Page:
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About sleep: do you find that the great secret (if one can do it) is not to care whether you sleep.  Sleep is a jade who scorns her suitors but woos her scorners.

  C. S. Lewis, Letters to an American Lady (27 November 1953)

I read recently that if someone has significant trouble sleeping three or more nights a week, he is officially aninsomniac.  I qualify—and that news kept me awake later that evening.

In case you are gifted with the grace of falling asleep the moment your head hits the pillow, you need to know something about those of us who endure the night.  Being sleepless through the night is miserable.  Perhaps Job is the chief insomniac of the Scriptures:

When I lie down I say, “When shall I arise?”

But the night is long and I am full of tossing till the dawn. (Job 7:4)

Insomnia is different from both sleep and non-sleep.  Insomnia is not a subset of being awake, nor is it a form of sleep. It is more like the Old Testament concept of Sheol, the place that is hard to define and where no one wants to go. Insomnia is that murky world halfway between the aliveness of midmorning and the wished-for deadness of 1:30 a.m.  It is not exactly hell, but when you go to the land of sleeplessness, you can see flames of Gehenna if you stand on your tip-toes. In the words of Poppy Z. Bright, The night is the hardest time to be alive and 4:00 a.m. knows all my secrets.  But before we think about insomnia, we must consider sleep.

Sleep.  My dictionary’s first definition for the noun sleep is The state of not being awake.  The third definition says, Same as death.  We are supposed to sleep about one-third of our lives.  A good night’s sleep rejuvenates body and spirit—as I vaguely remember.  Sleep is the place we find rest.  When we get a good night of sleep, the world looks pretty good in the morning.  We are ready to take on the day.  But you might have noticed that sleep gets mixed reviews in Scripture.

If we sleep too much, the Bible calls us a sluggard.  The sluggard turns on his bed the way a door turns on its hinges. He sleeps in, complaining that there is a lion in the road.  When he wakes up for breakfast, he is too lazy to bring his hand from the dish to his mouth.  He’d rather be back in bed, sleeping.  The sluggard, in the Proverbs, is a very close cousin of the character called the fool.  Neither is industrious; neither fears God.

On the other hand, sleep is also presented in the pages of Scripture as a blessing from God.  Sleep gives rest not only to our body, but to our soul as well.  When David, fearing for his life, was on the run from his son Absalom, David slept! And his sleep put the strength of his woes in perspective.

I lay down and slept; I woke again, for the LORD sustained me.

I will not be afraid of many thousands of people

who have set themselves against me all around. (Psalm 3:5-6)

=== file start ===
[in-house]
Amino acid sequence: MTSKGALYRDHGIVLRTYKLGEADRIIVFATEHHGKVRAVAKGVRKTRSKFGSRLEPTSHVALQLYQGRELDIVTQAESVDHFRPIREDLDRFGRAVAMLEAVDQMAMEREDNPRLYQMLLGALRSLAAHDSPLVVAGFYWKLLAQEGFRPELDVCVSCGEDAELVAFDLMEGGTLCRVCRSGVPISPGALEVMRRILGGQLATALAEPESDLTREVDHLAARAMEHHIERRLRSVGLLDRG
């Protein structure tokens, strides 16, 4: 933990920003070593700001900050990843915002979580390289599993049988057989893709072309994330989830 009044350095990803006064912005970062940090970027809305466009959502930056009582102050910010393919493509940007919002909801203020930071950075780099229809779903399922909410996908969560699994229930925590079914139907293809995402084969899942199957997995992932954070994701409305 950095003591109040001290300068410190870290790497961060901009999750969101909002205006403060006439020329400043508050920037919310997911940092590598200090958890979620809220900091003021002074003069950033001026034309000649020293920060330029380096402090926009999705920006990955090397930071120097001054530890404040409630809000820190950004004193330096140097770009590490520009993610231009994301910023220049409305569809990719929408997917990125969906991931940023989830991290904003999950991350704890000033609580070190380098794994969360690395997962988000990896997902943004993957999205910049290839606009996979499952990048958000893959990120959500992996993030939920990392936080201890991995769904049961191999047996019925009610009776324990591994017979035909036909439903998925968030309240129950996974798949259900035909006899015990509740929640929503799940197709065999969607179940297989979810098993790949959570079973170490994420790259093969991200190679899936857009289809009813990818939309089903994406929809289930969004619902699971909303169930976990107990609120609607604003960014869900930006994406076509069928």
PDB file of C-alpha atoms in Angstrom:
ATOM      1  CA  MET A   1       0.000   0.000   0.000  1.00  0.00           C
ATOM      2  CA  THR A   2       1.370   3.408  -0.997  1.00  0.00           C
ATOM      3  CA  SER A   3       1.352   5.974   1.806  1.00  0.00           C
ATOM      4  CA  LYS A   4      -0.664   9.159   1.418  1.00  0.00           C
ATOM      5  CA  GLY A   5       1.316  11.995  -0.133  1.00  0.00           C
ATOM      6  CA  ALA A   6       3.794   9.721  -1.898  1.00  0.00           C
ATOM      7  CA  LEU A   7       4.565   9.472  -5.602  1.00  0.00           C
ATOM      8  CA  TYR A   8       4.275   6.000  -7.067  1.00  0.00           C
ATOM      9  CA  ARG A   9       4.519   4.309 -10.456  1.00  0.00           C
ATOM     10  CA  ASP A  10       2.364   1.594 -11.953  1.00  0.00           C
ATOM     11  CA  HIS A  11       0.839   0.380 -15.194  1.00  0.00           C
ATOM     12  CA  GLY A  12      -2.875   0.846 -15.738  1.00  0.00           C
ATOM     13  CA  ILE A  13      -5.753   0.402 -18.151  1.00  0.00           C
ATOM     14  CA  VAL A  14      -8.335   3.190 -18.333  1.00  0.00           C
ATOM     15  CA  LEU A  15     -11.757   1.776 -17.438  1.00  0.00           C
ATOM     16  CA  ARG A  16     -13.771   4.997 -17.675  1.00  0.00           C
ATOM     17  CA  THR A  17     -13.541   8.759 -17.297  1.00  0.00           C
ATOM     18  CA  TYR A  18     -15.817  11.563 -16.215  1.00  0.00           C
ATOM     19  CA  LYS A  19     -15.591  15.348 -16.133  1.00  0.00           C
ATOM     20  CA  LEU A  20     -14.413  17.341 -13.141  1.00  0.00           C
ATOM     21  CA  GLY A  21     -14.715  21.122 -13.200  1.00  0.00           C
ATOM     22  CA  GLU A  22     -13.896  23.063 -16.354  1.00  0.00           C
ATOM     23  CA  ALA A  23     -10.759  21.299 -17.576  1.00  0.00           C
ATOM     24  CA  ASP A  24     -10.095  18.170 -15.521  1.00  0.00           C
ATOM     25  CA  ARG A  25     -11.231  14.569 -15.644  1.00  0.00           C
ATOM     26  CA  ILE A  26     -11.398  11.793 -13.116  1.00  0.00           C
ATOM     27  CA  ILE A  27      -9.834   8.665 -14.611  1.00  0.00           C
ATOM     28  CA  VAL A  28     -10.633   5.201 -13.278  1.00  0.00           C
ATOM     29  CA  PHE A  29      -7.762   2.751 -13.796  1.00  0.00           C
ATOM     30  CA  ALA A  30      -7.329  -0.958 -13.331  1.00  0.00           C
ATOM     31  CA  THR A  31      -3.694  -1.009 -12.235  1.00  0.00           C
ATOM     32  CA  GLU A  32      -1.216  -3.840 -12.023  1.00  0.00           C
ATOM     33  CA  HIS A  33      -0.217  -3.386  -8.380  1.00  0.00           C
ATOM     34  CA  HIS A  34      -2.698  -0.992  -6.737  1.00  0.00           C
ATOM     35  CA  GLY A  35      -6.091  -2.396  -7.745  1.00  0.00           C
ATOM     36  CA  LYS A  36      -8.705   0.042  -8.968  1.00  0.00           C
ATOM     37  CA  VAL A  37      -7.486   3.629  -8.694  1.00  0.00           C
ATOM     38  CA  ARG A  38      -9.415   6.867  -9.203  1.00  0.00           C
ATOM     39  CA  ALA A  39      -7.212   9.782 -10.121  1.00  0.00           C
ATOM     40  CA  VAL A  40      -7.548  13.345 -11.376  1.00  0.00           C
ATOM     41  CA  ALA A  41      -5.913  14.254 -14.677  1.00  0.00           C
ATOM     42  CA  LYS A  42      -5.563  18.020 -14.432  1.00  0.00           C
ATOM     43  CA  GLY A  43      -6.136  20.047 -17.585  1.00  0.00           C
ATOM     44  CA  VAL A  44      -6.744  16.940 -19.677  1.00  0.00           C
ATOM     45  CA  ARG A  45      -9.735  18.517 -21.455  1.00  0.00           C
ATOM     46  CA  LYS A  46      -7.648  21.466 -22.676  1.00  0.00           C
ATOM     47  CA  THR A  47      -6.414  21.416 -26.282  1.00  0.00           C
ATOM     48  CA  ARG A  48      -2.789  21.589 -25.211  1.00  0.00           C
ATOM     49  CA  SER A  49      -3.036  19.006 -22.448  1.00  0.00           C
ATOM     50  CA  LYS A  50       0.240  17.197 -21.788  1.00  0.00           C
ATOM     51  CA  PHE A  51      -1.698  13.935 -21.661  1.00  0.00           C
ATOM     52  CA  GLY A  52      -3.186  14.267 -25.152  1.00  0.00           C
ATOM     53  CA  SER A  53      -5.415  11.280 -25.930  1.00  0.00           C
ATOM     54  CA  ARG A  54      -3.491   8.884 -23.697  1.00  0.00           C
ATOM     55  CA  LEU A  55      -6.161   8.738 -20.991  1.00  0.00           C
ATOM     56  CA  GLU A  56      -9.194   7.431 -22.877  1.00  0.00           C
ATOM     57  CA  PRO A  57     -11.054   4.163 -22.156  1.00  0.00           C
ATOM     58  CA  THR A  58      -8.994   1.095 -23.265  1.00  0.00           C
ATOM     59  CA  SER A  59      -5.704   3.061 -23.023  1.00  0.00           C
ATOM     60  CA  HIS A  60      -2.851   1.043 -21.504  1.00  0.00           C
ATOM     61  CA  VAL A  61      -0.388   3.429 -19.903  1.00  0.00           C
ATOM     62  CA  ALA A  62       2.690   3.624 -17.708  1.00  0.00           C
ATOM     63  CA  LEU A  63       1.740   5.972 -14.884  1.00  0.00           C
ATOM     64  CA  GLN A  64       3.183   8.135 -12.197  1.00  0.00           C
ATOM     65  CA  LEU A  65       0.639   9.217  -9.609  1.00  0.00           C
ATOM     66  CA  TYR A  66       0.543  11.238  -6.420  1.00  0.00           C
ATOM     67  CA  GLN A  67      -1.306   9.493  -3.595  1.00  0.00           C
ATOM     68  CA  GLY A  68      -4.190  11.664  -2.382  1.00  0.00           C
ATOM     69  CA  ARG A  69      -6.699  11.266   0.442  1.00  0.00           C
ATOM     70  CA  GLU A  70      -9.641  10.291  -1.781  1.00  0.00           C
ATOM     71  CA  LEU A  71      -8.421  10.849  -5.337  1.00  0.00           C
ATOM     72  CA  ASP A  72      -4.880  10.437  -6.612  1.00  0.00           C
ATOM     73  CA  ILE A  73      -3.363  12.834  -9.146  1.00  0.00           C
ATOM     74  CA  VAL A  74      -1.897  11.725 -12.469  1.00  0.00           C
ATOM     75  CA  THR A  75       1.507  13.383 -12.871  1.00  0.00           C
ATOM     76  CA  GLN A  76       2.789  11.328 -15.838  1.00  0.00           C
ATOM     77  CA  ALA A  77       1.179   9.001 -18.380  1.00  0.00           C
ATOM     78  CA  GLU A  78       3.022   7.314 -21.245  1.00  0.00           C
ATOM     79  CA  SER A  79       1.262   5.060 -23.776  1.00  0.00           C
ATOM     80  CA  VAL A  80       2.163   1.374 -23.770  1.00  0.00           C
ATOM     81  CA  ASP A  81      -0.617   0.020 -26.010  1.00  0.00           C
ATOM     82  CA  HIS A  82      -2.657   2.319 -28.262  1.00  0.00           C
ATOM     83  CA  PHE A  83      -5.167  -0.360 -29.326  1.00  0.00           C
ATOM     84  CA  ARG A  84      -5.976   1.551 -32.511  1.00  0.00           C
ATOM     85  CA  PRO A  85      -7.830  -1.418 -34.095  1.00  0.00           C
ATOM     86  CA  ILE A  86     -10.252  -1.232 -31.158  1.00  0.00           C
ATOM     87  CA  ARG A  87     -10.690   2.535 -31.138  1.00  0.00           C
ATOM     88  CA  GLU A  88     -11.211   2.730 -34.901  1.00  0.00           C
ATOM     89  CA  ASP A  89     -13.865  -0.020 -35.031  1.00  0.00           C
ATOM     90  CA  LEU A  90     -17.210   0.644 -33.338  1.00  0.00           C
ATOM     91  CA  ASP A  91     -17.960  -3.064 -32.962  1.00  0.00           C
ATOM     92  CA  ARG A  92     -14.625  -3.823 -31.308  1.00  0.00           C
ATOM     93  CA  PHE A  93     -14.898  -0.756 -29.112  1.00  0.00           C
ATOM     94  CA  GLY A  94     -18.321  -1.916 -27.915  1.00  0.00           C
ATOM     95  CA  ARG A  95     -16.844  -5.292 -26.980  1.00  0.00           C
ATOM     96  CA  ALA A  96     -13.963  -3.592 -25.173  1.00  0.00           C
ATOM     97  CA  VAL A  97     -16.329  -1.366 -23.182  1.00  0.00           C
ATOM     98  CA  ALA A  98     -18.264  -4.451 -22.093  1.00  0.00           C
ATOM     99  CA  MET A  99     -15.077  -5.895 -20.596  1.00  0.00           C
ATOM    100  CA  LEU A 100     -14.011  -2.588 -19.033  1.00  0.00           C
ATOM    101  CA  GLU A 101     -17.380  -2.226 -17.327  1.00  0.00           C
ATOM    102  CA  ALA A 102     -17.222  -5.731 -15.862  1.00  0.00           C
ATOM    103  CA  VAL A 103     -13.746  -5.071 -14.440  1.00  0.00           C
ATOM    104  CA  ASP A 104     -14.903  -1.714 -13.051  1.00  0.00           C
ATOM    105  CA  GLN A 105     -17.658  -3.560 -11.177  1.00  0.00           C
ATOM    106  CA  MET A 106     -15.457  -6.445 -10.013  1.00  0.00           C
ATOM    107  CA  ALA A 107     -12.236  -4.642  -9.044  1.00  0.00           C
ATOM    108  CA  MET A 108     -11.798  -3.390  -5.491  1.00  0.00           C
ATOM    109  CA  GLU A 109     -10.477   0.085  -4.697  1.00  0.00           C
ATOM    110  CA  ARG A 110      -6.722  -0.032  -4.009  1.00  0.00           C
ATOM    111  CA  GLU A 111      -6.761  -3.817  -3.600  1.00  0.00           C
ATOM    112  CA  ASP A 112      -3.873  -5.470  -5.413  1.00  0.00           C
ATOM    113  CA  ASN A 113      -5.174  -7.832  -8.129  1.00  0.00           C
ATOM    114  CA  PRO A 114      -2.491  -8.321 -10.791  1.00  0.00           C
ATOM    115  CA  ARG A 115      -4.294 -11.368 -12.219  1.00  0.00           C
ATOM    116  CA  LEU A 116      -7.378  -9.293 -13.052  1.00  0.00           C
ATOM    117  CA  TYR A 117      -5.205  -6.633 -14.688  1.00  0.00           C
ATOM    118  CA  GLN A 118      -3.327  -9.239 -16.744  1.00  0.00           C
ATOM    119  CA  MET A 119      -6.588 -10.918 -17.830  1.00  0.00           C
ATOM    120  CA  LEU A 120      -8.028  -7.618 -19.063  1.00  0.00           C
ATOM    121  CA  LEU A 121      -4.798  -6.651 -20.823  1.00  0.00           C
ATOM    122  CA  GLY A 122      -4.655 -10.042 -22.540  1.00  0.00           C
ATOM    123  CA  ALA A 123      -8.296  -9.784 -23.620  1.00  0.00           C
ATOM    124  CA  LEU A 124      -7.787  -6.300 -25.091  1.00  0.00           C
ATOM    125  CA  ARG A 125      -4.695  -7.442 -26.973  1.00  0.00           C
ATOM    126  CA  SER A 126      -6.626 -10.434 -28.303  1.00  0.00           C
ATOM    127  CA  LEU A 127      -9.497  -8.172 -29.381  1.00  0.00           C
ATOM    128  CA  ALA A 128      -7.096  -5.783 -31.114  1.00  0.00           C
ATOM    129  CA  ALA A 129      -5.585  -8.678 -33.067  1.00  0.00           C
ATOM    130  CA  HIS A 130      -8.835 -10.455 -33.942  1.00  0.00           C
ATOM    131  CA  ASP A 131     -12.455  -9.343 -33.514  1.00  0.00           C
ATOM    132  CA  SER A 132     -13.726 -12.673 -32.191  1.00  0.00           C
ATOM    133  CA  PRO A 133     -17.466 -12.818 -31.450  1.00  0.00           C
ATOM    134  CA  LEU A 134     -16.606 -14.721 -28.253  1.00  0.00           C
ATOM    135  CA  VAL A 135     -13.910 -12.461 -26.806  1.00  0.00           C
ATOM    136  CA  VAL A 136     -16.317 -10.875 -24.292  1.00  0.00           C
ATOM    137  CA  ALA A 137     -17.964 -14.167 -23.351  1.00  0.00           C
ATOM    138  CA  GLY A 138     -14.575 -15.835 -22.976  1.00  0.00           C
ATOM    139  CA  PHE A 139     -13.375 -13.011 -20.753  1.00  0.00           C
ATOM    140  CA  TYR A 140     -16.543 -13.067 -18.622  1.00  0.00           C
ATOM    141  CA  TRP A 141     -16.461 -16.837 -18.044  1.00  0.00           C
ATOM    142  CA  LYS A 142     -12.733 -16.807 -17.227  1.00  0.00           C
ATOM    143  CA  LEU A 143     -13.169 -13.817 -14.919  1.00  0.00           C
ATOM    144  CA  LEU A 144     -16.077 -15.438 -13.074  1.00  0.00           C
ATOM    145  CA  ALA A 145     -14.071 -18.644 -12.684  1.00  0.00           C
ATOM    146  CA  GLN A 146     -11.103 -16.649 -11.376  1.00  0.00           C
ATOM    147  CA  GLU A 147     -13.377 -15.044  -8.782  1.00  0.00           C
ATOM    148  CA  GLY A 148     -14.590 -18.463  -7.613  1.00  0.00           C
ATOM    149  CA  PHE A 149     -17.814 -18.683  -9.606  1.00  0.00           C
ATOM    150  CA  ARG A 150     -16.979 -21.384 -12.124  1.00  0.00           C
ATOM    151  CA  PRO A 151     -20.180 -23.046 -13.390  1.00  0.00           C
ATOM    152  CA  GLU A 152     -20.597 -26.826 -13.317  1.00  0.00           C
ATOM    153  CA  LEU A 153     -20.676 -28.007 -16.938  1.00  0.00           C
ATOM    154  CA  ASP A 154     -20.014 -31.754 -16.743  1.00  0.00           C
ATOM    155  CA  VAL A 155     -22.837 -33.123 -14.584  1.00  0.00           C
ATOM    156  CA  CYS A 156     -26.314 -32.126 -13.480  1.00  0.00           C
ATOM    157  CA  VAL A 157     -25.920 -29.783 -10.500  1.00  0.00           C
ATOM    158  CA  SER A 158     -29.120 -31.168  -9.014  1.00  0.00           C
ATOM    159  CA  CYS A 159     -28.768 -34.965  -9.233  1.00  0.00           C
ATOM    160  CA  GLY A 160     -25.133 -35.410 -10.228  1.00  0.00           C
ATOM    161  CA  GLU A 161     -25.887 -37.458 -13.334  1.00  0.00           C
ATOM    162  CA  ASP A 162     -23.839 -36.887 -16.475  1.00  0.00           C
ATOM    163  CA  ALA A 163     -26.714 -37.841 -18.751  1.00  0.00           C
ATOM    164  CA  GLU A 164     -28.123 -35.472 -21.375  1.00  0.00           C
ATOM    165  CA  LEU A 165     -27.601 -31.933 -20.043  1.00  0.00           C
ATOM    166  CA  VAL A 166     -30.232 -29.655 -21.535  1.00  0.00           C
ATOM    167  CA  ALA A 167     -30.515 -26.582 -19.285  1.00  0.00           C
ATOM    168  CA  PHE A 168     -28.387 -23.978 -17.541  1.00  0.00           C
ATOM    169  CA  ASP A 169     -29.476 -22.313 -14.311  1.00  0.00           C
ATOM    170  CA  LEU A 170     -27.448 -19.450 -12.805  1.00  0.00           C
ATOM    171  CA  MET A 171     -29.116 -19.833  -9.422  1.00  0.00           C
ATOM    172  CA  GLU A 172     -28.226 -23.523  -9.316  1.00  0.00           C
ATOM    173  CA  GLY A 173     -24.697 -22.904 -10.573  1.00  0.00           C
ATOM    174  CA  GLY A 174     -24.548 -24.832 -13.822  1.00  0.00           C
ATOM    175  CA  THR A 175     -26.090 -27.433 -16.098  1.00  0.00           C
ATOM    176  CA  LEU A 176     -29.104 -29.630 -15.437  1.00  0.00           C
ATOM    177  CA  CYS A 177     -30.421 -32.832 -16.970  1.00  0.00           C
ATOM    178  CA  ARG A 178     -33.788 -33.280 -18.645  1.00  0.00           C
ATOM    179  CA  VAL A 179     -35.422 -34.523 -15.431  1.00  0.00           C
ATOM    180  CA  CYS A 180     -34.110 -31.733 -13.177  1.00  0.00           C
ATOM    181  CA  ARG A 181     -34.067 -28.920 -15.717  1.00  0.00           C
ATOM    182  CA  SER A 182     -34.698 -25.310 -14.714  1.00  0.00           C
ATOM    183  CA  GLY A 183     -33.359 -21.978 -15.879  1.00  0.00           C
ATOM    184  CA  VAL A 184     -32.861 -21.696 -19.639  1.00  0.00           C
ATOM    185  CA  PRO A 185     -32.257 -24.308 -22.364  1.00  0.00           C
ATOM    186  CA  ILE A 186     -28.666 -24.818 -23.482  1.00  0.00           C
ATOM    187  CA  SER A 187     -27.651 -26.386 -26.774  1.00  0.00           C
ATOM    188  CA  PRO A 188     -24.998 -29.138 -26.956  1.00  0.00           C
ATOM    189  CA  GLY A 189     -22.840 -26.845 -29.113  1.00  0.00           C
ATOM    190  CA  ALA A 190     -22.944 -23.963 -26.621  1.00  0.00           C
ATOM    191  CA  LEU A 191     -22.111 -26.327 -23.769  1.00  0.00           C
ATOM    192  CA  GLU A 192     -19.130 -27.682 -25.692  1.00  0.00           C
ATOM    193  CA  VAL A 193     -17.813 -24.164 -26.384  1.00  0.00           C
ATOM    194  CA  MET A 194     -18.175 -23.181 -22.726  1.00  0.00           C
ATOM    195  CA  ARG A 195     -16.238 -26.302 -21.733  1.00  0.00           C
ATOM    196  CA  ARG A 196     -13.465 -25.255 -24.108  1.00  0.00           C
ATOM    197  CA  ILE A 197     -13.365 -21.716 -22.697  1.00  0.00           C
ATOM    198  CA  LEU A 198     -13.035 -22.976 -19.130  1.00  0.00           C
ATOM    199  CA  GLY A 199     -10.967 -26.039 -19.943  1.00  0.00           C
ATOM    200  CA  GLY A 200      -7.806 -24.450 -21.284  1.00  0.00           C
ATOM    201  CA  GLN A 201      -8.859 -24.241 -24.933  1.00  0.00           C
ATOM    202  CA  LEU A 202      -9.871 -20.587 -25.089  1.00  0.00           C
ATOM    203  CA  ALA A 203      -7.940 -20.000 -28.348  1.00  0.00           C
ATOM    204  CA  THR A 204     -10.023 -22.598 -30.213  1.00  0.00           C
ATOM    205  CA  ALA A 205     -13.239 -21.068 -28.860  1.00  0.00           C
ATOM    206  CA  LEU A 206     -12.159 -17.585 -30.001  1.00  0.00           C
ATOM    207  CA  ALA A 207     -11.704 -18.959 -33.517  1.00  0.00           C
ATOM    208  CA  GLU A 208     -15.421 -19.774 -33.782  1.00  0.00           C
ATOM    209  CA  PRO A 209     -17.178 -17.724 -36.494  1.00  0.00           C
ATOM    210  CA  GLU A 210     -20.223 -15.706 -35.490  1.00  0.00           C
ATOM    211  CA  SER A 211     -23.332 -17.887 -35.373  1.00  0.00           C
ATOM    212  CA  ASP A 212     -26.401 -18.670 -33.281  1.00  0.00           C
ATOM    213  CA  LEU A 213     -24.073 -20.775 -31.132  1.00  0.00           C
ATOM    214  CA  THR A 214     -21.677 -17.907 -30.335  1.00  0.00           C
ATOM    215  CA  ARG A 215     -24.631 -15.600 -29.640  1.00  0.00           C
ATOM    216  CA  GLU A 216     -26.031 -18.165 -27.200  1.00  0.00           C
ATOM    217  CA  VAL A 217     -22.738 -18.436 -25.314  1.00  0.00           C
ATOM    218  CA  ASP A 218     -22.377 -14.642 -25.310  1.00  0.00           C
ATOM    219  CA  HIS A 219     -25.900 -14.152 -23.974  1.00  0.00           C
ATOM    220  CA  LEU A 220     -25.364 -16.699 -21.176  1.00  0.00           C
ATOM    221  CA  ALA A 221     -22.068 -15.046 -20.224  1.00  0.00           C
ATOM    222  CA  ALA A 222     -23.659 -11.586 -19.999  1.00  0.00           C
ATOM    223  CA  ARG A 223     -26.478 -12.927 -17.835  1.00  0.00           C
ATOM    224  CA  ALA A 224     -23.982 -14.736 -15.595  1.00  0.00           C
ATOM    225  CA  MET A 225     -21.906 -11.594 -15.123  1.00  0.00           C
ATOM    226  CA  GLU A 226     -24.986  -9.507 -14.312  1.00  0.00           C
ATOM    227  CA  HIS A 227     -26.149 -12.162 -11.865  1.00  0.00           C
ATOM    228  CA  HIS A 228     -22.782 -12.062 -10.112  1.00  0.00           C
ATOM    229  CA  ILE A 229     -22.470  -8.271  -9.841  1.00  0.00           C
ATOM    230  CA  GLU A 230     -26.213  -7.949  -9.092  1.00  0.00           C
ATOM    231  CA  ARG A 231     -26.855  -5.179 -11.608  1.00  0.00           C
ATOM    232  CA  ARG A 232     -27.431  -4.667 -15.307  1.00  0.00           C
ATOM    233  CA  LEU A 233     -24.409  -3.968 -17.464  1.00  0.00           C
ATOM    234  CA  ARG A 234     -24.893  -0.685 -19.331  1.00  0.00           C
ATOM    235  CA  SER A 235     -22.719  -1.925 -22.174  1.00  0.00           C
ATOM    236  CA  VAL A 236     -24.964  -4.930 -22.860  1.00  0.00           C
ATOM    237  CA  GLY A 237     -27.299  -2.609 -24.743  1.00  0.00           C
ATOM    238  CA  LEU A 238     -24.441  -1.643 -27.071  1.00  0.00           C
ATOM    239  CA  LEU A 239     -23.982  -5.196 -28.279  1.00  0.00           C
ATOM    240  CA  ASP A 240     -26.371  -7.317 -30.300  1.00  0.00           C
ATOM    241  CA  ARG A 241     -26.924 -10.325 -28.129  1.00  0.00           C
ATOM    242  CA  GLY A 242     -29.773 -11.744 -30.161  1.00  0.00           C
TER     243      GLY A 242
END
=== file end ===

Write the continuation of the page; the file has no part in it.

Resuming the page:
Sleep is such a great gift from God that at least one psalm seems to recommend going to bed early and sleeping in:

It is in vain that you rise up early and go late to rest,

eating the bread of anxious toil;

for he gives to his beloved sleep. (Psalm 127:2)

I hate insomnia, and I am jealous of those who don’t understand it.  I’ve had people tell me, Just roll over and go to sleep.  Clearly these sleepers are challenged by different monsters.  But I digress…. Although I desperately wish I were among those who sleep without hindrance, I’ve learned over the years to tease some good out of my restlessness.

First, insomnia carries with it the potential blessing of watchfulness and prayer.  Many of the Puritans spoke of the discipline of watchfulness.  By watchfulness they meant, essentially, paying attention to your spiritual life, paying attention to your relationship with God.  The best watchfulness and the best prayers are, indeed, uttered not in the misty hours of the night.  We watch and pray best when our mind and our body are fully awake.  Nevertheless, I’ve shared many great hours with God in middle of the night.  As I toss and turn I pray for our church, for people in our church, for my family.  And I pray I might get back to sleep.

Second, insomnia contains the hidden opportunity of listening.  I will often ask, at 2:37 a.m., What is it, Lord that you want to teach me in this season of life?  And sometimes God speaks.  Sometimes he tells me about my weaknesses and his strength.  Don’t think me too weird, but sometimes I actually listen to God speak audibly.  I really listen to his voice. No kidding.  I plug in my iPod and listen to the New Testament read to me by a professional.  And sometimes, not always, I am encouraged by a chapter or even an entire book of the Bible that I might not otherwise have heard.

Third, insomnia compels me to yield, once again, to the God I love.  As I toss and turn, I remind myself that every good gift in my life is from my heavenly Father. Even the good gift of sleep.  Puritan Joel Taylor wrote a helpful poem-prayer on sleep.  Its beginning boldly states a great promise for this insomniac to claim:

Thou hast promised thy beloved sleep;

Give me restoring rest needful for tomorrow’s toil…